Interview – Meneely Brant

Albertan musicians Al Brant and Dennis Meneely, otherwise known as Meneely Brant have released their latest single, “Coming Days” from their EP of the same name.

The four-minute, 20 second-spanning rock tune is driven by Dennis’s fantastic and inventive piano playing as well as an infectious vocal track by Al — which is complimented and layered beautifully with the harmonies of an uncredited, and powerful, female voice. On top of these key sonic elements, there’s an incredibly emotional and melodic guitar solo right at the end, which makes for a fitting grand finale.

Coming Days — the EP — dropped last November and features the songs “Just an Illusion,” “This Time for Sure,” “Unexpected,” “End of the Line” and of course, the groovy title track. The record was recorded at Danlyn Studios in Sherwood Park, Alberta.

The collection is composed of songs built on strong melodic and harmonic structures, intelligent and thoughtful lyrics, and tasty and top-drawer vocal and instrumental performances. The two speak highly of each other’s writing styles, saying that there’s an almost “telepathic understanding” of where the other will/wants to go in the middle of the writing process.

“I’ve always gravitated towards rock and roll and that’s evident here,” says Brant of the EP. Complimenting those words, Meneely said: “We’re carrying this torch for fusion rock … but that’s just who we are.”

Check out the lyric video for “Coming Days” below, and find out more about Meneely Brant via our mini-interview.

First off, care to introduce yourself to our readers?

I think it’s fair to begin by borrowing a few lines from the BIO on in the fact that Al Brant and myself (Dennis Meneely) are an extension of a mothership band, Tacoy Ryde.

That association has always allowed total freedom to explore a wide variety of musical influences and gave us a broad base when it was time to hone in on writing the tunes for Coming Days.

I’ve been a bandleader and sideman on hundreds of gigs over the decades, and have been honoured to share the stage with artists who leave you humbled by their intensity and honesty.

ie: some of my favourite moments were singing harmony face to face with Kenny Shields (Streetheart) or Holly Woods (Toronto) on many tours in the ’90s and early 2000s. I’ve toured extensively with and recorded with Big Hank Lionheart and Jack Lavin in the blues world, doing shows and festivals. I’ve been fortunate enough to have played with acts in Folk, Blues, Rock and Jazz festivals.

My first recording was done in Clovis, New Mexico at Norman Pettys Studios, famous for Buddy Holly, The Fireballs and Jimmy Gilmer. I’ve been a prairie musician all of my life and after many years of the highways from Ontario to B.C. and Yukon to the Dakotas, have settled into enjoying regional gigs with a wide variety of bands playing local festivals and shindigs. I’ve been fortunate to have been playing and writing with Al (Brant) over the last couple of decades, but when our core band took its last hiatus, we found ourselves needing to continue the creative process of writing tunes. We had no intentions, beyond seeing what we could write as a duo. The process became more of a therapy for both of us, a weekly project that kept pulling us deeper.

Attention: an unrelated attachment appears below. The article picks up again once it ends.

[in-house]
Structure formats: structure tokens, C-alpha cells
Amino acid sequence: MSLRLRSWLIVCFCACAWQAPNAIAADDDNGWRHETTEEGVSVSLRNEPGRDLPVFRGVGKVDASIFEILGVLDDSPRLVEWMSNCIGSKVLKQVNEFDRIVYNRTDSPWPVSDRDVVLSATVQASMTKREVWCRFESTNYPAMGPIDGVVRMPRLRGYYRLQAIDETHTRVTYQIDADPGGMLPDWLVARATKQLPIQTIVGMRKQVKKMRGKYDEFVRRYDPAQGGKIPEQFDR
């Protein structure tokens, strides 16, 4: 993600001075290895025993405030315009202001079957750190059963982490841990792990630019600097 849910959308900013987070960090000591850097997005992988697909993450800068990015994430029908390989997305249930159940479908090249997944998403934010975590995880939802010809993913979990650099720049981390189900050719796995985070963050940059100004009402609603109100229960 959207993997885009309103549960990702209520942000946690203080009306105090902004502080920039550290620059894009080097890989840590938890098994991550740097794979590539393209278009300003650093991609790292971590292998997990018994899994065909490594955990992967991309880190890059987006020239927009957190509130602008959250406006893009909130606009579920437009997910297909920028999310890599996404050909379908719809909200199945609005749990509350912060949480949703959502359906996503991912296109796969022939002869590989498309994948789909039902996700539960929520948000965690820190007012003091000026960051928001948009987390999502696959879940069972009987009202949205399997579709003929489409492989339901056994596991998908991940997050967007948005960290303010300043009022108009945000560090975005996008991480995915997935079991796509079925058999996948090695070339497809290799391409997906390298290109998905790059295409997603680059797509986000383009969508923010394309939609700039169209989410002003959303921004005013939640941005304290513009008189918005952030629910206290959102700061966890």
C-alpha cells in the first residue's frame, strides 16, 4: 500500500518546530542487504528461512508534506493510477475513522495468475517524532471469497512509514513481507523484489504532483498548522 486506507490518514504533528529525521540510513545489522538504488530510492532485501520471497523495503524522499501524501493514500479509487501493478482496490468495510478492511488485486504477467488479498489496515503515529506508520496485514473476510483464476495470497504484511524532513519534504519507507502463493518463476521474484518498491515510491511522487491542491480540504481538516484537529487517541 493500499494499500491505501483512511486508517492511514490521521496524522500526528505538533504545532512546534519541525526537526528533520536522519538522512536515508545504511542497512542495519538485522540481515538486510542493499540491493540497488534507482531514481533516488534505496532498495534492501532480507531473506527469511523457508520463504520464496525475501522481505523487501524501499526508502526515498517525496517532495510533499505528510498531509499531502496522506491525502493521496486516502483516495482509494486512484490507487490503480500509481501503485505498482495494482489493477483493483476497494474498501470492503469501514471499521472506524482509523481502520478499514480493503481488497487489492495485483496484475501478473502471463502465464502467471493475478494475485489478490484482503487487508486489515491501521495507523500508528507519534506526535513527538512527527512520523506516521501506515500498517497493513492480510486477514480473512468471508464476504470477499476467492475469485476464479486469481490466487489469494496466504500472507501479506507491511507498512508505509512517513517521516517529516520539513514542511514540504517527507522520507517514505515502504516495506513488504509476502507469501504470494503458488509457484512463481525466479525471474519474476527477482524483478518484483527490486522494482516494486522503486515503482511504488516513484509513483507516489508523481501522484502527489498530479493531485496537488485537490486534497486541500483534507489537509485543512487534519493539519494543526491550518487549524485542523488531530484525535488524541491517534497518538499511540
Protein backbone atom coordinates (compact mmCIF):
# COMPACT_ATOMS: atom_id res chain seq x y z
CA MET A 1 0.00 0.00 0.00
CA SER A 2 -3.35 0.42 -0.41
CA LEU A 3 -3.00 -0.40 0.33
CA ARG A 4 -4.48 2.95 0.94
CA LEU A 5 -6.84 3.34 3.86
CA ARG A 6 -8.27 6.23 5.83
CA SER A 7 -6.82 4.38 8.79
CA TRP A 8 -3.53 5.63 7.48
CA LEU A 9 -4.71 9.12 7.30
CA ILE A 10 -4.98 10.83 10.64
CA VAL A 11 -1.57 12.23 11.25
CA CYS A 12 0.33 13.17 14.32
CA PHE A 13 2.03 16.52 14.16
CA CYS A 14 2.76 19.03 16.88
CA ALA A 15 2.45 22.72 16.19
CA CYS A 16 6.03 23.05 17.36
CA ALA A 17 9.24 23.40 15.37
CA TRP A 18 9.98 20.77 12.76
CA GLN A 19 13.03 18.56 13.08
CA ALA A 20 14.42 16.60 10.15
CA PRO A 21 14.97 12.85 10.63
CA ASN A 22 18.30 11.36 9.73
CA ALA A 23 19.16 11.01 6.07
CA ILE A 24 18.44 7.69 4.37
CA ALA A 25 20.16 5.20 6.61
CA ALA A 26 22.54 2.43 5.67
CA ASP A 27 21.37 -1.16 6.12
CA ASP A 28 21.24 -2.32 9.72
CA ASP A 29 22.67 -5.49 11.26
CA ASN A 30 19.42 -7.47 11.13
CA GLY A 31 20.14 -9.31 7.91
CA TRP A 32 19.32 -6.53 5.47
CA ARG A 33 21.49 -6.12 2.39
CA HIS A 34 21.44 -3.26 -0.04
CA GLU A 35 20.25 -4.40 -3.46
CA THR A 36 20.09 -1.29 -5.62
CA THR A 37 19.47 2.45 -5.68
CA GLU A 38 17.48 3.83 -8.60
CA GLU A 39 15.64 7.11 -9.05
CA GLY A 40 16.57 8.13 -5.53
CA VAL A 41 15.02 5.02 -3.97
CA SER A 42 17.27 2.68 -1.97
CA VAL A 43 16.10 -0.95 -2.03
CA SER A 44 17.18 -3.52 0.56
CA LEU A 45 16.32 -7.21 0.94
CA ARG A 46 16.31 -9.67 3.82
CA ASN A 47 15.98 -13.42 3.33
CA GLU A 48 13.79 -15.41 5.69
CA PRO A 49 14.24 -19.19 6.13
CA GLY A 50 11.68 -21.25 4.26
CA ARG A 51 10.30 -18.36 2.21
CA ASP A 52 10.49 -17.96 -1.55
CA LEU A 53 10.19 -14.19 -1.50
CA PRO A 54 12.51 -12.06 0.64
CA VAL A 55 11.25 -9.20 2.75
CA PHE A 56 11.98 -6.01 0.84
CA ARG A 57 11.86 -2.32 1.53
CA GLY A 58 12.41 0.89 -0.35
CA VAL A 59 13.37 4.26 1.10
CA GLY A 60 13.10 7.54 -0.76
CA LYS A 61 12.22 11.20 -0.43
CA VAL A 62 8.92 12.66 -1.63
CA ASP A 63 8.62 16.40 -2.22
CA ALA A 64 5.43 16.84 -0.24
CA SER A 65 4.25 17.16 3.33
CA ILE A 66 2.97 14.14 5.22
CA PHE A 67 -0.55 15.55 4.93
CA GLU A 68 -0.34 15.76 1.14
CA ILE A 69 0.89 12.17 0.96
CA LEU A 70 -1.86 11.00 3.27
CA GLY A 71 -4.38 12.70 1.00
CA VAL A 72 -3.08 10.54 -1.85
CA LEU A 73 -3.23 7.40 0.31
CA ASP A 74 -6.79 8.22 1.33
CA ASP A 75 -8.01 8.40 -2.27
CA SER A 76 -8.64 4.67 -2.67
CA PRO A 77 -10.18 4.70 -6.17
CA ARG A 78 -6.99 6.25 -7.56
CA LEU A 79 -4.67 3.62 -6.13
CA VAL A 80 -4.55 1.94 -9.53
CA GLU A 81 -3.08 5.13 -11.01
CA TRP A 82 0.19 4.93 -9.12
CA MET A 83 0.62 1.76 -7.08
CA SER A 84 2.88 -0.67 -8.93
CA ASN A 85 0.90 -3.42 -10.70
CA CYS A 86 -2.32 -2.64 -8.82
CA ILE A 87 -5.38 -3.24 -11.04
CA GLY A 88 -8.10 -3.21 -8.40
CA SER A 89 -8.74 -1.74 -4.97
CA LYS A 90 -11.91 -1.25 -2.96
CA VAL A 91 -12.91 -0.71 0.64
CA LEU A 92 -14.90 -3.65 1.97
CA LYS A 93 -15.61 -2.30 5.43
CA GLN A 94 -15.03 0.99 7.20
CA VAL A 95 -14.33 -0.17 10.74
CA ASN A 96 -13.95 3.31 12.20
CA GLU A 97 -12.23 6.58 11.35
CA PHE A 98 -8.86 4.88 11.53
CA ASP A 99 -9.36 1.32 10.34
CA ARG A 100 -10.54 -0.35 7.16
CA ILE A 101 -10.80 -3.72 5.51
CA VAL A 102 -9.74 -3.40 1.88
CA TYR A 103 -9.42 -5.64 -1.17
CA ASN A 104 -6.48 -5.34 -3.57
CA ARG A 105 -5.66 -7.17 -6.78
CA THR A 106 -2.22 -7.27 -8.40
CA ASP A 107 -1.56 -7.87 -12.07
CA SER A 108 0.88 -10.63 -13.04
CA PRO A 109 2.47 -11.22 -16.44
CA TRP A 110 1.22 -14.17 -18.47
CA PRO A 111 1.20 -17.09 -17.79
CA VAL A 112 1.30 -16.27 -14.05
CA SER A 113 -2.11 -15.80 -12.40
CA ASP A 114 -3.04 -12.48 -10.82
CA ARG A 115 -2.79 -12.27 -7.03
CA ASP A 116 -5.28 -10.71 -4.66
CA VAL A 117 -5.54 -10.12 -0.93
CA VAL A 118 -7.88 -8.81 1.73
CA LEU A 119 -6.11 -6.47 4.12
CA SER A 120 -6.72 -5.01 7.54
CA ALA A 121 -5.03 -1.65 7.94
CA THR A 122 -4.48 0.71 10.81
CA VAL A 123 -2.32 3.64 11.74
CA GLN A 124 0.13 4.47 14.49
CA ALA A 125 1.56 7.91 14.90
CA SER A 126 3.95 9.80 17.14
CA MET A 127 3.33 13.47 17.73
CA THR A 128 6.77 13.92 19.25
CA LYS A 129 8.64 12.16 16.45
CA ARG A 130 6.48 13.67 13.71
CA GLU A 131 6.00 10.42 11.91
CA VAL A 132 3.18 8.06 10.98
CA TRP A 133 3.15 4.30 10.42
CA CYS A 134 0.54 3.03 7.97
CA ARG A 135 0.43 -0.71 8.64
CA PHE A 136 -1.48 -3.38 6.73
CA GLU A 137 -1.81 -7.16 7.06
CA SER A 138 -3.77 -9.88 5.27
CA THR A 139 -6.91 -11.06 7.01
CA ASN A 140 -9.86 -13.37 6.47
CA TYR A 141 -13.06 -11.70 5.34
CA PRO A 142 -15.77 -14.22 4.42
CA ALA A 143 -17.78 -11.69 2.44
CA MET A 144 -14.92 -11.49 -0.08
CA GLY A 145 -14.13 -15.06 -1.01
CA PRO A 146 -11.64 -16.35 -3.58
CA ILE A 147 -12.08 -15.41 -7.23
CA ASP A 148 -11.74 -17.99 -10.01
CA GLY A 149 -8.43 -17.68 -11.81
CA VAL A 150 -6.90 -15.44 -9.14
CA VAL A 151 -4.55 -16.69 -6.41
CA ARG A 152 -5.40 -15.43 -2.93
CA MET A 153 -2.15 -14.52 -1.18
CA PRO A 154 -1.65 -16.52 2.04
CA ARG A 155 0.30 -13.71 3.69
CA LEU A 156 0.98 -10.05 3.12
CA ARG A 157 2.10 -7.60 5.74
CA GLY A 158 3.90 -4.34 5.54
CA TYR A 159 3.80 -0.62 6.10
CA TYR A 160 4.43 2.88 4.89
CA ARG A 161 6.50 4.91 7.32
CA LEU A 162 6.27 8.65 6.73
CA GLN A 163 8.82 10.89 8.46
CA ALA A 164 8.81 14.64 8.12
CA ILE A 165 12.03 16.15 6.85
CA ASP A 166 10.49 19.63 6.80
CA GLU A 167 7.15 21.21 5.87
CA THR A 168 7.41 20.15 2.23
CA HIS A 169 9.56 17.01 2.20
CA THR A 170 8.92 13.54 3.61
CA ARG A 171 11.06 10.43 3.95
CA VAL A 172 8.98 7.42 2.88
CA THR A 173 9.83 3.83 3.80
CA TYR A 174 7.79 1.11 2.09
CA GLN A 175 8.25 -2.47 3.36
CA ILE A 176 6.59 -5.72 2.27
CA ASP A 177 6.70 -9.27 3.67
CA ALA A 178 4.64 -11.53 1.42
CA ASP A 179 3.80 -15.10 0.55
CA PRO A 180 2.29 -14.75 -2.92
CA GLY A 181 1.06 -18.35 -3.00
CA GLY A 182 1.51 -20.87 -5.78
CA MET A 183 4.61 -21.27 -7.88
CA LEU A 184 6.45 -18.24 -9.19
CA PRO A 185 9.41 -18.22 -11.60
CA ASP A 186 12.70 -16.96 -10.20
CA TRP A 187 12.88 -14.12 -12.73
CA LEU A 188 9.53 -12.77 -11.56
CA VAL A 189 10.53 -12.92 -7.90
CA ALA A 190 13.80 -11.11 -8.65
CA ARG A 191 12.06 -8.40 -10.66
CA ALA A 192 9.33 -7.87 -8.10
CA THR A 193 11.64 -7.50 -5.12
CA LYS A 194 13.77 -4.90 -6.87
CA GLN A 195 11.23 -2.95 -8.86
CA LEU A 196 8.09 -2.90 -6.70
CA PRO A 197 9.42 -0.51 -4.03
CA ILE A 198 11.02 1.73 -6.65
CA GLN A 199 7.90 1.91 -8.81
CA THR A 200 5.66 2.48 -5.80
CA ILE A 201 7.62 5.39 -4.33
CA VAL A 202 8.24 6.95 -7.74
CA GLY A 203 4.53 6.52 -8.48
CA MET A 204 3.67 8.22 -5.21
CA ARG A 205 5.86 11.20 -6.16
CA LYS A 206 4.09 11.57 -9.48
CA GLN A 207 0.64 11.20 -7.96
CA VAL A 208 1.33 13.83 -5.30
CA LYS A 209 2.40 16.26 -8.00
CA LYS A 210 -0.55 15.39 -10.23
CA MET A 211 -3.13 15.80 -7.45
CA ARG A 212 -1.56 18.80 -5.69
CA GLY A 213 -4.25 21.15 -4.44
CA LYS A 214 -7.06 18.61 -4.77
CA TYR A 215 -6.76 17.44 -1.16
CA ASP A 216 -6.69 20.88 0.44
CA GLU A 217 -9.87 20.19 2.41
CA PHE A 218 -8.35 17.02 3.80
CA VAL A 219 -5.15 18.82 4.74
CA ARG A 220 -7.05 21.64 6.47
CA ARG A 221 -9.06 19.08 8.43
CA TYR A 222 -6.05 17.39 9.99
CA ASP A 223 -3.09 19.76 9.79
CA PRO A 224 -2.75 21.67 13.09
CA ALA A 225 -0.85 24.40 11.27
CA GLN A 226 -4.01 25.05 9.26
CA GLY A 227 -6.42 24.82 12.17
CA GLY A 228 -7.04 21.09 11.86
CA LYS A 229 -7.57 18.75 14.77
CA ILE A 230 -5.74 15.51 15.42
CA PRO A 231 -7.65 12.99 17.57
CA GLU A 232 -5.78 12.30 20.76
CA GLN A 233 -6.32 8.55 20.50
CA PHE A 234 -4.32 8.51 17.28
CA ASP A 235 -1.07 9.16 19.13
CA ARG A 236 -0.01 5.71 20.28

Al made most of his marks locally with some of the most musically creative artists in our area. He would stand out on a stage with a blank sheet of paper for lyrics and create verses and chorus’s to music that had not existed only moments ago. That fearlessness is contagious.

Al has also been prominent as a solo artist with his own releases, all while raising his daughter Mr. Mom style. His demeanour is revealed as Al has spent countless hours singing and performing individual songs, lifting spirits, in the rooms of hospital patients. His lyrics seem to say what I think I’d like to say.

Here’s a bit about Al Brant …

Al Brant has been making music in one context or another for more than 30 years now. His first foray into the Edmonton music scene was when he performed at a local talent contest and caught the ear of award-winning producer George Blondheim. The result was a three-song demo and a desire to keep recording.

It was through George that Al met Eddie Patterson(Hometown Band, Bobby Taylor & the Vancouvers, Hans Staymer). Eddie was impressed with Al’s vocal abilities and asked if he would perform with his jazz fusion project. This exposure to live improvisation of vocals and lyrics truly expanded Al’s musical horizons.

Al has released several solo albums over the years. His last solo recording Wide Open brought together some of Canada’s best musicians including

Toronto-based guitar genius Kevin Breit, drummer Gary Craig (Blackie & the Rodeo Kings) and Bass player/producer Mike Lent

Al has written songs for and performed annually in the musical version of the classic Dickens tale

A Christmas Carol. The Christmas Carol Project included Maria Dunn, Bill Bourne, Dale Ladoucer, Tom Roschkov, Terry Morrison, Ken Brown and Kevin Cook. Bellstruck Productions Inc. in association with CHUM Television produced a televised version of the show, which aired on Bravo! across Canada for several years in a row. The show had a 20-year run